Dec 4, 2013; Columbus, OH, USA; Maryland Terrapins guard/forward Dez Wells (32) beats Ohio State Buckeyes forward Marc Loving (2) to a loose ball at the Schottenstein Center. Ohio State won the game 76-60. Mandatory Credit: Greg Bartram-USA TODAY Sports
After the Maryland men’s basketball team was given a harsh dose of reality on Wednesday night against Ohio State, one important fact came to the forefront for the Terrapins.
With forward Jake Layman having a not-so-hot offensive performance, guard Dez Wells stepped into the spotlight and kept Maryland from getting blown up by an even larger margin.
After having a less-than-stellar first half in Columbus, Wells took control in the second half as he ended up scoring 19 points (8-of-17 shooting) and grabbed three rebounds in 31 minutes for the Terps.
The former Xavier guard picked up his play in the second half, primarily due to his aggressiveness. In the opening half, Wells settled for outside shots and wasn’t playing to his strengths. However, in the second stanza, he attacked the rim and was able to finish strong. Obviously, Wells is at his very best when he gets close to the basket and displays his pure athleticism in doing so.
We know Wells is talented, but why is he the most important player for Maryland?
For starters, when the Terps are struggling offensively, few players have that ability to get to the rim and finish. Guard Nick Faust has that ability, but as we’ve seen so far this season, he has a tendency to play a bit out of control and take questionable shots. Layman is a guy who excels on the perimeter and doesn’t put the ball on the floor nearly as much as he should. Guard Roddy Peters can get to the basket, but isn’t nearly as effective as Wells because he doesn’t have a strong left hand by he goes to the rim. That will get better over the course of his career and Peters could be fantastic in getting to the rim by the time he’s a junior or senior at Maryland.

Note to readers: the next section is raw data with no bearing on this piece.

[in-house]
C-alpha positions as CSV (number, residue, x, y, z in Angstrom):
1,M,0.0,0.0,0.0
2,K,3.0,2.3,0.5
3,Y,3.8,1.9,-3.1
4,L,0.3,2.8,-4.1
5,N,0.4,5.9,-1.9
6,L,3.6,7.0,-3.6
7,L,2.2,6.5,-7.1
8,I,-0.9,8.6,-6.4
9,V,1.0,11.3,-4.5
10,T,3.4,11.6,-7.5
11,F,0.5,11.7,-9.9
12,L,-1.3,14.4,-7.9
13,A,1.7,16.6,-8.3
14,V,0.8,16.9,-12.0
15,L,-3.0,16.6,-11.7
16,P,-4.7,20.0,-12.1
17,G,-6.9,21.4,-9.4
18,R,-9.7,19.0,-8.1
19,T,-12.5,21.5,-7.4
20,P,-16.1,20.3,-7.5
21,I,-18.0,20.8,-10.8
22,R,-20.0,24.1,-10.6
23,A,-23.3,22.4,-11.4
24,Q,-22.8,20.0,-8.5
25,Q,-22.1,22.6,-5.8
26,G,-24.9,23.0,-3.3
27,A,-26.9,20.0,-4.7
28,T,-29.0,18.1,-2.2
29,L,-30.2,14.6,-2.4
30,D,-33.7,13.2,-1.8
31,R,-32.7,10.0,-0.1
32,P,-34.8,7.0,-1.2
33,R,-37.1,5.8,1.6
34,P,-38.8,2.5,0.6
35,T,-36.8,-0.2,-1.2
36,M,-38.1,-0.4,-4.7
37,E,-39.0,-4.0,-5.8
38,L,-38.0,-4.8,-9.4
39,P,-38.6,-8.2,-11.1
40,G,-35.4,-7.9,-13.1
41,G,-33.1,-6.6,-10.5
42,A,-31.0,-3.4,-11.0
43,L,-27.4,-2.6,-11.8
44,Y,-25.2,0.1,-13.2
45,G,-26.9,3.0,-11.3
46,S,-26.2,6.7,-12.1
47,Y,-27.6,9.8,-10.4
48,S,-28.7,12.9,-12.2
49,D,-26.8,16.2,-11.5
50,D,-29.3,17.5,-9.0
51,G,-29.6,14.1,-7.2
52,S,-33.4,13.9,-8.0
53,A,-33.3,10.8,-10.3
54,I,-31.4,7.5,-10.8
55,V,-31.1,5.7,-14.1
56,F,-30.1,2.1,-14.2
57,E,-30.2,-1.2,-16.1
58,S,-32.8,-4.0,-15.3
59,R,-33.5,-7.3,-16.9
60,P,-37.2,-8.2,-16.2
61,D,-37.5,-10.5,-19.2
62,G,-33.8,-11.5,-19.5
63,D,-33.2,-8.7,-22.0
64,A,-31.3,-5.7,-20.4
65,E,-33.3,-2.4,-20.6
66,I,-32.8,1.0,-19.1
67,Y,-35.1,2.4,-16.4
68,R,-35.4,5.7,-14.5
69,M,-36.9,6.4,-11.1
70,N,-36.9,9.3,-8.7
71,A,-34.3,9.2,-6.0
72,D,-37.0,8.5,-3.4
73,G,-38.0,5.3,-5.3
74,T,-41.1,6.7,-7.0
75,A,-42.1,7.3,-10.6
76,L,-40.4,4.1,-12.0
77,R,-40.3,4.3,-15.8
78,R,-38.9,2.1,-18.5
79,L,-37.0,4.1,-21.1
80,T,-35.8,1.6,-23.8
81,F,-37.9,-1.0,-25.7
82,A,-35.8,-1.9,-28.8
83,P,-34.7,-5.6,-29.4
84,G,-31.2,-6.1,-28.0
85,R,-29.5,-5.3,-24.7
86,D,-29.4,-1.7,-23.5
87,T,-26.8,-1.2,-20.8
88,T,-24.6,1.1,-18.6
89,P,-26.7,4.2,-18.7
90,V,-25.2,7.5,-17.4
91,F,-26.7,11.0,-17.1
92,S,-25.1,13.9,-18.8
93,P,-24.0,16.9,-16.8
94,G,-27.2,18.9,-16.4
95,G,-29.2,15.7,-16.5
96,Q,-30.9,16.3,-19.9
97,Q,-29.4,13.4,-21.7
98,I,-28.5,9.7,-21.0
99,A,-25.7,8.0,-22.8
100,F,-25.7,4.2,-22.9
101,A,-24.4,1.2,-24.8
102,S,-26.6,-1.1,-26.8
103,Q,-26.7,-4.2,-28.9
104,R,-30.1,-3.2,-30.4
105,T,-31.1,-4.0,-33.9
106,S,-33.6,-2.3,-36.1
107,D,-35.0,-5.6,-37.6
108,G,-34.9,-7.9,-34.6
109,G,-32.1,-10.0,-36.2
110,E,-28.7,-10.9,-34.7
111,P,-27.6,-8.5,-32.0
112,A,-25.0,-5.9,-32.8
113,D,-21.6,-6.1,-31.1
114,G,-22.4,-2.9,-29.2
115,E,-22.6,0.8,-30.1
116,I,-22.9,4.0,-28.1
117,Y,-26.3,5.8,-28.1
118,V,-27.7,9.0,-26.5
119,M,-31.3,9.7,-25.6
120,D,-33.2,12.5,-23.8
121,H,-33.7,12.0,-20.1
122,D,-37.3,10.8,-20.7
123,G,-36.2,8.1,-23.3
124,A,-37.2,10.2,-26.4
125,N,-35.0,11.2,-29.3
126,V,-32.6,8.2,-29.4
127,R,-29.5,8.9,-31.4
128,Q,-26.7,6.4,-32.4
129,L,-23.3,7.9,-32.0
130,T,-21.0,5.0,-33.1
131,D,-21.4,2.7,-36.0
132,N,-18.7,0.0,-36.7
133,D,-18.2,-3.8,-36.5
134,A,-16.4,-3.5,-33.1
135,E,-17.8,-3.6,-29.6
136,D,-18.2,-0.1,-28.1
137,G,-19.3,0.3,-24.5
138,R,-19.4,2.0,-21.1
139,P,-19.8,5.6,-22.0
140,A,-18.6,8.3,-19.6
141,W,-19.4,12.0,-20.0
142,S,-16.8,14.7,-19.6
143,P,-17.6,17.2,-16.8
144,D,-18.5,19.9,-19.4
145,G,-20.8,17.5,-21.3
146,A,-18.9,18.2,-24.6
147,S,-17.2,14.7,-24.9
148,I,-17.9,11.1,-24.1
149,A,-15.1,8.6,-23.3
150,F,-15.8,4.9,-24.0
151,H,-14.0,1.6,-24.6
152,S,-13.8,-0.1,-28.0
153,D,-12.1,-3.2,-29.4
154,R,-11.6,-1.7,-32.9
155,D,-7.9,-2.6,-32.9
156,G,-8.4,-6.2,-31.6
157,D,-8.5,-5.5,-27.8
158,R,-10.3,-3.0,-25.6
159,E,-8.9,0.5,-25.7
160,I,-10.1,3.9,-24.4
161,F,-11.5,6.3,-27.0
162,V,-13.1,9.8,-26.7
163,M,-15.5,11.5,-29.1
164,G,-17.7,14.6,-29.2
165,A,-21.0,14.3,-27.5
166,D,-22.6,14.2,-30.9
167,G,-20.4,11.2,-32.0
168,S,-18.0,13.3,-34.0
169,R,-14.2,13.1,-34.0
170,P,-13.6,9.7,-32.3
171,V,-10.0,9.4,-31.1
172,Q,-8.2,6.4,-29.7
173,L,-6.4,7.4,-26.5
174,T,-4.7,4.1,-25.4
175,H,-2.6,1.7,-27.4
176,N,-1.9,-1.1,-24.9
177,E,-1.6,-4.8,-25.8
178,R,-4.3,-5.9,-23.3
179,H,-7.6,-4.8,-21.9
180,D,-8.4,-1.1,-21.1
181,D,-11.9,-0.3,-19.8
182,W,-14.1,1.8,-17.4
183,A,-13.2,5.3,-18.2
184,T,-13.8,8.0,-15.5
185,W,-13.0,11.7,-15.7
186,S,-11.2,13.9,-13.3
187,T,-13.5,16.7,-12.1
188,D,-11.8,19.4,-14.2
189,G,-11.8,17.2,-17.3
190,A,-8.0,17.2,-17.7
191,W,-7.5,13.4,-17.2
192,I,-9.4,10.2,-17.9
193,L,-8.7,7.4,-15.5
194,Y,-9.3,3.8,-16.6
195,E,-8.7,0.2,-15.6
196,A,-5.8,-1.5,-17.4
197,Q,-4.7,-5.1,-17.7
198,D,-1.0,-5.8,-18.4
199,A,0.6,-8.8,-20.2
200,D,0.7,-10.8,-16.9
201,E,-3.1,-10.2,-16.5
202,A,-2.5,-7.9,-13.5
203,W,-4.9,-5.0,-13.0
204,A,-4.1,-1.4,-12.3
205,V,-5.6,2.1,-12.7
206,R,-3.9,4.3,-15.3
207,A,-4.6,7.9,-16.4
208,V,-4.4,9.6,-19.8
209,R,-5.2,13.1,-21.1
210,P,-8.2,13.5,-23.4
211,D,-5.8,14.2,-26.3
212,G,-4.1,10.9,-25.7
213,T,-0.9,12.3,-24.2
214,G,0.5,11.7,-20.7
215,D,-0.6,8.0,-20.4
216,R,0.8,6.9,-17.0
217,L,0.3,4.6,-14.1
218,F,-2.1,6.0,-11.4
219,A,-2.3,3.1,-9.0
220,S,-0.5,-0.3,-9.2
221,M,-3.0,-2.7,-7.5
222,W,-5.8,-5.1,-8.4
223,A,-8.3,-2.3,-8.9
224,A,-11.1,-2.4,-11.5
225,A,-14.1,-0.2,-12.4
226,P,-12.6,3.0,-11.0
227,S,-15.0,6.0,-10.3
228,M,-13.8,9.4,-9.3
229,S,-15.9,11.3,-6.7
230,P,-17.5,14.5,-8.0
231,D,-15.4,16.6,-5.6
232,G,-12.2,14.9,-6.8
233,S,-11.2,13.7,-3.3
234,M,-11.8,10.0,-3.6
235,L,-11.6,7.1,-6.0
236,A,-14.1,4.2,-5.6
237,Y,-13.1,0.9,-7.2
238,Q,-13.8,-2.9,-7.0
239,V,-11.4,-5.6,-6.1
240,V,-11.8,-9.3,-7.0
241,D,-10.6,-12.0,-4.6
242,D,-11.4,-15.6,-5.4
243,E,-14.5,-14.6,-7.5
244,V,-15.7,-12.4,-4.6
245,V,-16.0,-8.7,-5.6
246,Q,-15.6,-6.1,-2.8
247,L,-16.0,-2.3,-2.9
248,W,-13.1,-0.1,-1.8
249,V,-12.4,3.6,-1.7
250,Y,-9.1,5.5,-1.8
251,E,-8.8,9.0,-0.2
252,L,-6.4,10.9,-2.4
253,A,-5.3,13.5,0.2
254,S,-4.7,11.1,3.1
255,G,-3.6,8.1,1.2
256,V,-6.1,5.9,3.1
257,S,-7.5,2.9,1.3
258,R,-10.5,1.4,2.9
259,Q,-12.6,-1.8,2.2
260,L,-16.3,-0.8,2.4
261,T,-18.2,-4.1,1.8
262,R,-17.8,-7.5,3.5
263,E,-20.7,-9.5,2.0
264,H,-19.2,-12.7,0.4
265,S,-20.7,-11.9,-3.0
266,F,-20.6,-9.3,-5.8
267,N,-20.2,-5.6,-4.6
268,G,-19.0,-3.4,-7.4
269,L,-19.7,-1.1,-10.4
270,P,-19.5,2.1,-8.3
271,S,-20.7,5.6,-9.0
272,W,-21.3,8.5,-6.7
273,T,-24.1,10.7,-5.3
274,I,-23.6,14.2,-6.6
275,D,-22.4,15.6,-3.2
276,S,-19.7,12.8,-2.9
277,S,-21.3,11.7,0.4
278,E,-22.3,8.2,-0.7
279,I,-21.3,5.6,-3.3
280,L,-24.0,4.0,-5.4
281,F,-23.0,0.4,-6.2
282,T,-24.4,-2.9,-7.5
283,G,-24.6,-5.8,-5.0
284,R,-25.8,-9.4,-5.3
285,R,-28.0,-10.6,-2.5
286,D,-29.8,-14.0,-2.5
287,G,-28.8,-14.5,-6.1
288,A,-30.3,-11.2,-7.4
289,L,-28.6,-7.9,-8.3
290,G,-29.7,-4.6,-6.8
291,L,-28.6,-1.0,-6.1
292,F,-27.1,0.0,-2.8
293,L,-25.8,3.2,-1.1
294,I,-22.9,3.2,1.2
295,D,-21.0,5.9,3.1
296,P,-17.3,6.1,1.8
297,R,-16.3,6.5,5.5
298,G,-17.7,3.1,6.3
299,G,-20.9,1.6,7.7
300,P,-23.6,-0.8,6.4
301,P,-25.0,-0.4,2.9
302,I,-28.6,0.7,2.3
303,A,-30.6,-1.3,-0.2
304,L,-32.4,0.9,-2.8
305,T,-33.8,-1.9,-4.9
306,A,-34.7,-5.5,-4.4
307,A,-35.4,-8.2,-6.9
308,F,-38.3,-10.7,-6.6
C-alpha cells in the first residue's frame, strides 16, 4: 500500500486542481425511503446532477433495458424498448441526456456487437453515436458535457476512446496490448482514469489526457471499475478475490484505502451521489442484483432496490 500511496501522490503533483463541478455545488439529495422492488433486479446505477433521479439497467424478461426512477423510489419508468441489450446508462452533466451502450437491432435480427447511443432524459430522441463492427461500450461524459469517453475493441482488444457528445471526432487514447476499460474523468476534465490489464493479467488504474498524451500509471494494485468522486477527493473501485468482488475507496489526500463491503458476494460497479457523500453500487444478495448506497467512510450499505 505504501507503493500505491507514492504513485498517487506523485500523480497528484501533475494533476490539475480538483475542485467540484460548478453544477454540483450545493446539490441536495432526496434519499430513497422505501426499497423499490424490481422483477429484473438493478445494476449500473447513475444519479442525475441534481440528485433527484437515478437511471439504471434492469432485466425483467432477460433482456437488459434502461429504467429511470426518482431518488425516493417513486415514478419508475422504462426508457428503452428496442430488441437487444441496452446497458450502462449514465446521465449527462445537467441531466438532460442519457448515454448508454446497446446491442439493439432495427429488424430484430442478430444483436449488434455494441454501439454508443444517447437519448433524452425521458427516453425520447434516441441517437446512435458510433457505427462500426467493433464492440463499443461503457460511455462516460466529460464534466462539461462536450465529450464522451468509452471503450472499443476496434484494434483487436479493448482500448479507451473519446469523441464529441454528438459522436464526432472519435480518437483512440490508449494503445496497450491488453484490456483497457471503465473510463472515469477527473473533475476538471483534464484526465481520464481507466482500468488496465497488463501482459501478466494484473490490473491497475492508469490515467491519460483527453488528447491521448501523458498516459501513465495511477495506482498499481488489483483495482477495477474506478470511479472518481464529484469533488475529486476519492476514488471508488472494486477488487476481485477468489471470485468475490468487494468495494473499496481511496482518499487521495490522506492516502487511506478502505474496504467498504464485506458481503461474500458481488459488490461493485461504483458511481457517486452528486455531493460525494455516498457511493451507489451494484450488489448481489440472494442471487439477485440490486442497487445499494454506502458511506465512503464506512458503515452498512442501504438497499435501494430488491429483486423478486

Wells has that fearless attitude that you love to see in a basketball player. As everyone has clearly seen, he doesn’t shy away from the limelight in big games. The Terps have had a somewhat tough schedule early on this season, but Wells has scored in double figures in all but two games. His season-high came against Oregon State, where he scored 23 points and grabbed five rebounds in a losing effort. Rewind to last season and with Maryland’s postseason hopes hanging in the balance, Wells shredded Duke in the ACC tournament to the tune of 30 points, six rebounds, and three assists to prolong the hope for an NCAA tournament bid. The Terps ultimately lost the next game to North Carolina, but arguably wouldn’t have been in that position if it wasn’t for Wells being eligible last season.
The biggest factor that establishes Wells as Maryland’s most important piece is the fact that he isn’t one-dimensional. While he can be a very good shooter and make a living with his mid-range game, the North Carolina native can drive to the rim when all else fails. His size allows him to knife his way to the basket and absorb contact. Simply put, Wells is a pure athlete that is extremely hard for opposing teams to slow down, let alone stop completely.
Maryland’s true strength is out on the perimeter, but that option isn’t always there depending on the opponent. When it’s not, several players like Faust and Layman play a bit out of control. This is why Wells is so important and can thrive. He can use his quickness to get into the lane and make things happen. Going forward, Maryland has come to expect this type of play from Wells and he has shown over the course of his short Maryland career, that he can be the most important piece on the court for the Terps.